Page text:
McGill, News

New Office for Sexual Violence Response, Support and Education opens on Sherbrooke

On March 27, the Office for Sexual Violence Response, Support and Education (O-SVRSE) opened its doors to the McGill community and hosted two open houses. The office is located at 550 Rue Sherbrooke Ouest, Suite 585, and officially opened in November 2016.

Associate Provost (Policies, Procedures and Equity) Angela Campbell helped create the Policy against Sexual Violence, which was approved by Senate on Nov. 23 last semester, and stated that the policy led to the creation of O-SVRSE.

“The implementation [of the policy] has mostly been taking place through the establishment of the [O-SVRSE],” Campbell said. “An implementation committee has been formed and will be lead by Professor Lucy Lach in the School of Social Work, and she will start her role imminently.”

According to Campbell, the Policy against Sexual Violence and O-SVRSE are the foundation for tackling sexual violence at McGill.

“[O-SVRSE] and the policy are really crucial beginnings for the development of a coordinated and effective response to the challenge of sexual violence on campus,” Campbell said. “So that the work of ensuring that we prevent [sexual violence] and raise awareness about its impact requires ongoing work and collaboration from all members across the campus community.”

Sexual Violence Response Advisor Émilie Marcotte, an O-SVRSE employee, characterized the office as the administration’s response to students who are looking for help. The O-SVRSE team includes Marcotte, Harm Reduction Officer Bianca Tétrault, Consent McGill Office Assistant Lucy Mackrell, Social Work Intern Bryn Davies, and Consent McGill volunteers.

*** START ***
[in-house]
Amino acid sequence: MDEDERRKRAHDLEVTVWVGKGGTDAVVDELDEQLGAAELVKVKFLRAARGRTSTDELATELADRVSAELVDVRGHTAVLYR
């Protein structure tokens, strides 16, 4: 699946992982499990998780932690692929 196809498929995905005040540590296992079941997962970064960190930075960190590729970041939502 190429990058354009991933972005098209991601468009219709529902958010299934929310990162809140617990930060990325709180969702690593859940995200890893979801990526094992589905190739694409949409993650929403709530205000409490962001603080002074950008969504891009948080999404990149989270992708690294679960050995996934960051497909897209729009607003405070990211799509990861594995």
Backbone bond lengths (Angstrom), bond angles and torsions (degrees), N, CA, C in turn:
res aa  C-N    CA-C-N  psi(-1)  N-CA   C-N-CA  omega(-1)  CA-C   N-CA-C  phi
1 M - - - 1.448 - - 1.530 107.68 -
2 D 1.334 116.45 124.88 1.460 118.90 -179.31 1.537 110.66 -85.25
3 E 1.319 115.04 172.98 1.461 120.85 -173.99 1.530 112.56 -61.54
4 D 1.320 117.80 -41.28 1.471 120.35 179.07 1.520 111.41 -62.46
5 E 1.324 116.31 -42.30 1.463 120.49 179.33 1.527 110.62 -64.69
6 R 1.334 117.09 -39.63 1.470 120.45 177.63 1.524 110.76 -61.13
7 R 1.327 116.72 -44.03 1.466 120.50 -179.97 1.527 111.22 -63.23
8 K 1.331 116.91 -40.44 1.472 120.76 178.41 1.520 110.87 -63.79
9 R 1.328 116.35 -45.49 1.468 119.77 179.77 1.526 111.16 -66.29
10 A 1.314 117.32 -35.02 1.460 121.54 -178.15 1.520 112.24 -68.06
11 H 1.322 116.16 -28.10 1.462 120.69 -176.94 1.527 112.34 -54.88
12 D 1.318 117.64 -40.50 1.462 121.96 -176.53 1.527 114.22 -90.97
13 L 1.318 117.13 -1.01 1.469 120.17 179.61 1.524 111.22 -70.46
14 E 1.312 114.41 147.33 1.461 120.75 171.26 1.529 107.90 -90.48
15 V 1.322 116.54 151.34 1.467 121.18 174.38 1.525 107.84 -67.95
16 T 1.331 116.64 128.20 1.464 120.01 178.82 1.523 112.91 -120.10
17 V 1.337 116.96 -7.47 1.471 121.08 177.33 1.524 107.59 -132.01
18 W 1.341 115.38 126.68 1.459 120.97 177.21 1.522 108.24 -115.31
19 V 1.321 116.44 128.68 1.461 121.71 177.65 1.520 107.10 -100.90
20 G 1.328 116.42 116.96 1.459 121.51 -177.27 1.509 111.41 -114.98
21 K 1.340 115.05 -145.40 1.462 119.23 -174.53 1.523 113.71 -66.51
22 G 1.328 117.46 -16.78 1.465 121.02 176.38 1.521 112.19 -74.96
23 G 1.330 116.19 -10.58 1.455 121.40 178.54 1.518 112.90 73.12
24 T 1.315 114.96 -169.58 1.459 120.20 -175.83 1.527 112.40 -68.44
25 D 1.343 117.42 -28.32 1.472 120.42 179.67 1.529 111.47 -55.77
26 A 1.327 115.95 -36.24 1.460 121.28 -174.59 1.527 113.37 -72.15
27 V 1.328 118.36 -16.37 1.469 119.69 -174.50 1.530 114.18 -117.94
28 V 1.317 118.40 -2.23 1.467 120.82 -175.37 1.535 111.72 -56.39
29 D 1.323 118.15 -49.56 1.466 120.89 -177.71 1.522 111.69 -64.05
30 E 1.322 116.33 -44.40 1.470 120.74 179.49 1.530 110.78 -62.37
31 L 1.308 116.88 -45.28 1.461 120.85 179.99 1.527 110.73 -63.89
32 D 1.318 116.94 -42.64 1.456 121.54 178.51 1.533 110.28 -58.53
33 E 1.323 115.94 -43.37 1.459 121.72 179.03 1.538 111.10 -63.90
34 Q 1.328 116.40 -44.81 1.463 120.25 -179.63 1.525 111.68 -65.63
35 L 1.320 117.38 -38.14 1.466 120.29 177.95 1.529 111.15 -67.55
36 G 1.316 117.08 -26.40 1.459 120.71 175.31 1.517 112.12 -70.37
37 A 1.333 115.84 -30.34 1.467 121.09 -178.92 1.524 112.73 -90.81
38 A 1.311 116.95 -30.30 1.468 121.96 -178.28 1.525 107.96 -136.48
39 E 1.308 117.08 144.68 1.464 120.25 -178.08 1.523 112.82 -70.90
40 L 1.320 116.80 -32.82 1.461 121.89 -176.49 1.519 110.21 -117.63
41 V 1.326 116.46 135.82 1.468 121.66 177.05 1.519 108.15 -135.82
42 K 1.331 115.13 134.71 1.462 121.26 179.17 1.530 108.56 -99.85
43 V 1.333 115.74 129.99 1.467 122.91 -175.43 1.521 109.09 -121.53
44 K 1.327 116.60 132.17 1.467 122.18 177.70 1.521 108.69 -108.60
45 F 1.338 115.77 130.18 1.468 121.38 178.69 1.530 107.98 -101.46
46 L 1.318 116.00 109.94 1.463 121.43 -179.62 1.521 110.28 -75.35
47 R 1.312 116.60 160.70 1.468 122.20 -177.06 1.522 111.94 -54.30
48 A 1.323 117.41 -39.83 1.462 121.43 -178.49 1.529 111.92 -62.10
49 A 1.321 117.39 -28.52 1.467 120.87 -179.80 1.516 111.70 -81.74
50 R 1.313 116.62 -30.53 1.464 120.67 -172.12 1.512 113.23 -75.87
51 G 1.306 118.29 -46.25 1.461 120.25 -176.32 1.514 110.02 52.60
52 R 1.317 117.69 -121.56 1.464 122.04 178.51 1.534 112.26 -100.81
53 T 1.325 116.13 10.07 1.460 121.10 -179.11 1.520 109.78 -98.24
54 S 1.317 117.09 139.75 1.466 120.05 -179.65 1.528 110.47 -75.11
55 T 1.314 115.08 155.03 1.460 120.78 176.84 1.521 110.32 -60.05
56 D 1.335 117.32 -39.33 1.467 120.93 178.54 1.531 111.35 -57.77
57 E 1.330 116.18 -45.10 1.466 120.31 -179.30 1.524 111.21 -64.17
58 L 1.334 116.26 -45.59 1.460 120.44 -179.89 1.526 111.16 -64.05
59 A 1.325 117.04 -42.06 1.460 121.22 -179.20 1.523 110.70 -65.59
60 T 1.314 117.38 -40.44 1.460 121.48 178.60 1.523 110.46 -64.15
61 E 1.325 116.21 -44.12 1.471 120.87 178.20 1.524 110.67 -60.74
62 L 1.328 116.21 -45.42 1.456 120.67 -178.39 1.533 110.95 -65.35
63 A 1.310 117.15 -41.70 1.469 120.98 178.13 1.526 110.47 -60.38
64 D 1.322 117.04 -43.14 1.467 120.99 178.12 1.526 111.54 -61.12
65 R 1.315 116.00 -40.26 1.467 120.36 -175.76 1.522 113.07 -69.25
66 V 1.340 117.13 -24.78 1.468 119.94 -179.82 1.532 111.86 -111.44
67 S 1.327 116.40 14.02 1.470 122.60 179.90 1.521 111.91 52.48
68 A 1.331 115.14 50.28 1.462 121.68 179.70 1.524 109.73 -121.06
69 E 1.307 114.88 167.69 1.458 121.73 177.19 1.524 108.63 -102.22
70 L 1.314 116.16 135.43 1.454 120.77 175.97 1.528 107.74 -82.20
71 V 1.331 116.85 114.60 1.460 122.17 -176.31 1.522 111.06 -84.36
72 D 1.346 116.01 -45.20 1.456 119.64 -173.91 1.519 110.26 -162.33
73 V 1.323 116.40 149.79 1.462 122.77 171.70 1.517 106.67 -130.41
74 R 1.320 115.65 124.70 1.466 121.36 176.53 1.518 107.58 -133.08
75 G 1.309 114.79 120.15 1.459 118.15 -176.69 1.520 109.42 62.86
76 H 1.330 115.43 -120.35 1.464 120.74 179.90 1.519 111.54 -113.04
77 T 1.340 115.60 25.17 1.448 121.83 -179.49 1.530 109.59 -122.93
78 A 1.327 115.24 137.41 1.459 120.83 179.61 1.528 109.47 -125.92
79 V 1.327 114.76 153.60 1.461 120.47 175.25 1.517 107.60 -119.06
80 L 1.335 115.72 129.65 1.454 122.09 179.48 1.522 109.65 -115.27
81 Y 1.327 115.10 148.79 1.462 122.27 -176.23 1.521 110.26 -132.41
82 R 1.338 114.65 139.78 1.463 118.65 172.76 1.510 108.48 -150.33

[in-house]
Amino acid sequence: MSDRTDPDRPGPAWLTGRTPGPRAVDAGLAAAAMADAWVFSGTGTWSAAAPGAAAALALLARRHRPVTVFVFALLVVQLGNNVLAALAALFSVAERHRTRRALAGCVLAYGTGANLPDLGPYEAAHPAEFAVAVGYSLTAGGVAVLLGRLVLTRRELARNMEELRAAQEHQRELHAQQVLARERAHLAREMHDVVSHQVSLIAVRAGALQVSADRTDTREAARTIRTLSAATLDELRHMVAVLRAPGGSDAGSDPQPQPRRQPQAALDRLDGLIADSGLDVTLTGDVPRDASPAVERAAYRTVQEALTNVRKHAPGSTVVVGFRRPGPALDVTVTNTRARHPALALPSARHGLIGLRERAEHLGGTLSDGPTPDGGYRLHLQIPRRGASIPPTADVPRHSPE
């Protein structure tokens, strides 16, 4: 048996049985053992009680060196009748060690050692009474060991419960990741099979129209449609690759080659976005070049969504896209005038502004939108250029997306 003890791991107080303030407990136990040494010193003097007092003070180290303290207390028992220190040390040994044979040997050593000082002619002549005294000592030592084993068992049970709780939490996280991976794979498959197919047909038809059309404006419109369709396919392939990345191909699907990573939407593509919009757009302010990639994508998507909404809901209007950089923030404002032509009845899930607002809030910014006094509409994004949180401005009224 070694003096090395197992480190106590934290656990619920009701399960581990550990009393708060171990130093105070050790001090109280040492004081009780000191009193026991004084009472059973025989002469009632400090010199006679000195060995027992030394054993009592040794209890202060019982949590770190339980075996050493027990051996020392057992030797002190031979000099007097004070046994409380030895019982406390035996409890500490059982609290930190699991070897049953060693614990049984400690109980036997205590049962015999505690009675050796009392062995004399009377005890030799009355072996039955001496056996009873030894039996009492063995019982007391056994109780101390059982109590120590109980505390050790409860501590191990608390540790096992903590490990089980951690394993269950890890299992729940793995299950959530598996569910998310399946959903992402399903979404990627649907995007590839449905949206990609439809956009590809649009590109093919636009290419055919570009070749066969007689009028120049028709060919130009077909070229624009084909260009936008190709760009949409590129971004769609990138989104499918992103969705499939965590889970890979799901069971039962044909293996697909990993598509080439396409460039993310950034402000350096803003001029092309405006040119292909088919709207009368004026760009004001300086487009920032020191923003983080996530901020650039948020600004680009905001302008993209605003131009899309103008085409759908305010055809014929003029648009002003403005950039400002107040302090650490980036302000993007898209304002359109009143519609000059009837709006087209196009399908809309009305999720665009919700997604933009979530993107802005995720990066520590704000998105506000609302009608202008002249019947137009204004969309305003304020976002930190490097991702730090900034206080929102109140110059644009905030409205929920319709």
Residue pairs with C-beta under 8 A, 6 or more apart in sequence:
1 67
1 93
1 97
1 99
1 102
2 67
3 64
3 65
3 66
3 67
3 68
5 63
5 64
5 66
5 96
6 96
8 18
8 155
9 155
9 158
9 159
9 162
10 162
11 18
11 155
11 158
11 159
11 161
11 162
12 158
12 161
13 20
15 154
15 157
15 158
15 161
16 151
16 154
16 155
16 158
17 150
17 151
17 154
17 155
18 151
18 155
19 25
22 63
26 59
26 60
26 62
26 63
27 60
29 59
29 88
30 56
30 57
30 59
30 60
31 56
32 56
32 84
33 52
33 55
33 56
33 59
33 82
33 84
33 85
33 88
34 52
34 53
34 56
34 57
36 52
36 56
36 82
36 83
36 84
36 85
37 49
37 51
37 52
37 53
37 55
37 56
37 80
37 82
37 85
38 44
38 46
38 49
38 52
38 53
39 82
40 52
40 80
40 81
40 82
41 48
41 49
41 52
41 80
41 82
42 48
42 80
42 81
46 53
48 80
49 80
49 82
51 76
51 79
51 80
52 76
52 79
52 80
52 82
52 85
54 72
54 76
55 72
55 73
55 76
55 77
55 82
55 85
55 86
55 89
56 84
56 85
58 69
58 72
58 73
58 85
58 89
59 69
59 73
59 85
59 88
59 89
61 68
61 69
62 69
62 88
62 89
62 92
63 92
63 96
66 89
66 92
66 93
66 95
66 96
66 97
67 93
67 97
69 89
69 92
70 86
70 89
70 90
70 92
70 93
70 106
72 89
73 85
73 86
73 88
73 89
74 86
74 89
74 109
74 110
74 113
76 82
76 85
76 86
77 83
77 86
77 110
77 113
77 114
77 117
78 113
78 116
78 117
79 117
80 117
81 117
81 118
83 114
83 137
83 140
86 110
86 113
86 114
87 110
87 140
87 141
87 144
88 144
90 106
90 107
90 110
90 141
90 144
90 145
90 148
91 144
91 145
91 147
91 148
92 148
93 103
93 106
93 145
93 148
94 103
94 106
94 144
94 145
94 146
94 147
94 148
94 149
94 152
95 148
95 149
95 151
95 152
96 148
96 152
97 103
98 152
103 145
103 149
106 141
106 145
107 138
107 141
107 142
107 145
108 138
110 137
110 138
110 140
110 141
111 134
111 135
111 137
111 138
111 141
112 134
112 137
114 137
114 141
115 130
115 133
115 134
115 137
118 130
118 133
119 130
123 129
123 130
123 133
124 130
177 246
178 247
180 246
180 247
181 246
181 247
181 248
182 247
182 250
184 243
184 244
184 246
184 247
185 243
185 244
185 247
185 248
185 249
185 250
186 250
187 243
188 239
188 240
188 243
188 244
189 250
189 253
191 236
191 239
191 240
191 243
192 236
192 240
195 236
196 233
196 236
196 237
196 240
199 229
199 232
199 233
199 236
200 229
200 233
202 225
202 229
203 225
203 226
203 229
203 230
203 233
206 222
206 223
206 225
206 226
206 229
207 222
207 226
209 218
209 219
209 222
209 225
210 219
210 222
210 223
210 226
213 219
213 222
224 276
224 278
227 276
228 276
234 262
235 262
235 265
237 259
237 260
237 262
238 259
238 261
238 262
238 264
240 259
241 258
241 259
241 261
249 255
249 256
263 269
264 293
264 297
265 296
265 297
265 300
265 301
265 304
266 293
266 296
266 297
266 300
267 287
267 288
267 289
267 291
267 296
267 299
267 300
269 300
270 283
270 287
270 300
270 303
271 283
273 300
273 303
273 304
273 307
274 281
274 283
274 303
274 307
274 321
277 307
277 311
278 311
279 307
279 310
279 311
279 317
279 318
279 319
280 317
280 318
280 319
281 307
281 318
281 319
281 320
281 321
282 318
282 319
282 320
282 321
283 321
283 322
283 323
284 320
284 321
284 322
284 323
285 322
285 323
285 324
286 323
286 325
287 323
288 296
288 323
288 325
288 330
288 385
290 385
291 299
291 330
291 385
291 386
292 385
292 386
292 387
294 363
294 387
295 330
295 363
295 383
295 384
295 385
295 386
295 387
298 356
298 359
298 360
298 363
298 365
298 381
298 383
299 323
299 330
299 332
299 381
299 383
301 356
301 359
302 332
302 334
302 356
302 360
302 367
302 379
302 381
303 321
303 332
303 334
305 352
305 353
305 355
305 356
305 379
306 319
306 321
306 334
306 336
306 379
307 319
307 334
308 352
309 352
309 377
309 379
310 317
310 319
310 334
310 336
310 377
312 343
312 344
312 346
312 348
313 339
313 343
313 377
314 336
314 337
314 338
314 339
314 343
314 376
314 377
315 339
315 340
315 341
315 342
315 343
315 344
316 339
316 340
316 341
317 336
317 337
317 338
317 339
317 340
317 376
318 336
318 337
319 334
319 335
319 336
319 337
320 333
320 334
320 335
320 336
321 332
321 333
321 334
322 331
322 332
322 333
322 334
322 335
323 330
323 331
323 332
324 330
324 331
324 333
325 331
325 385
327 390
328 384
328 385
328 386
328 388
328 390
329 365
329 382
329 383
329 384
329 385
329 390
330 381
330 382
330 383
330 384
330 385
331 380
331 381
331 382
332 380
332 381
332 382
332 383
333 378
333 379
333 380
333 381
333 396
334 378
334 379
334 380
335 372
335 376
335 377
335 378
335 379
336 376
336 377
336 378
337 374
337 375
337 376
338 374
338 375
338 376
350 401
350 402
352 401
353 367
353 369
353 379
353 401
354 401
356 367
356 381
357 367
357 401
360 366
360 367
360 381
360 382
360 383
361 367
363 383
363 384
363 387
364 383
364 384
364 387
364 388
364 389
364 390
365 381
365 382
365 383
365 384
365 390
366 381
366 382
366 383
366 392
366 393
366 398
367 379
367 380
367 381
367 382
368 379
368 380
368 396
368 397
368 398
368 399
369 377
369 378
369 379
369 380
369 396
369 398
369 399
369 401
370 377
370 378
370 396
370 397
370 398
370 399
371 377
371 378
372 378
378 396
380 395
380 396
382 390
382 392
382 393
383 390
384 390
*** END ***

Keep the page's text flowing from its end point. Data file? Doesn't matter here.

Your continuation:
“I think it is very important that the university has developed this office in the sense of having a designated point of entry for sexual violence [survivors],” Marcotte said. “[Sexual violence] is a big societal issue and I think McGill already has a lot of resources, including [the Sexual Assault Centre of the McGill Students’ Society (SACOMSS)]. This is the administration’s way of saying, ‘If there is a problem, if there is an issue, if you need help, if there is a question, here is where you can go.’”

Consent McGill volunteer Ki-eun Peck, U3 Arts, said that she volunteers for O-SVRSE to help prevent sexual violence on campus.

“I used to volunteer for Rez Project, and there are a lot of connections between Rez Project and Consent McGill,” Peck said. “[My goal is to] prevent even one sexual assault from happening.”

In addition to helping individual survivors, another  goal of the office is to implement more sexual violence education to change society’s perception of sexual violence in general.

“[O-SVRSE] also does the prevention [of] and education [about] sexual violence,” Marcotte said. “[…Tétrault] has been working at McGill for three years now doing the Consent McGill campaign and different workshops. So, I think the idea […is that] more resources will be put into developing different workshops and [training] more people, [and] that will also [create] a culture change on how people think and speak about sexual violence.”

Marcotte explained that the purpose of having an open house is to raise awareness of the existence of O-SVRSE. The office also features a mural created by a SACOMSS volunteer that symbolizes the experience of being a survivor and the process of healing.

“I think it’s important for people to know that the office is there and where we are […],” Marcotte said. “We are not on campus, we’re right across. That was done purposefully so that there will be more confidentiality. It’s also accessible, there are elevators, which are not in every building on campus."

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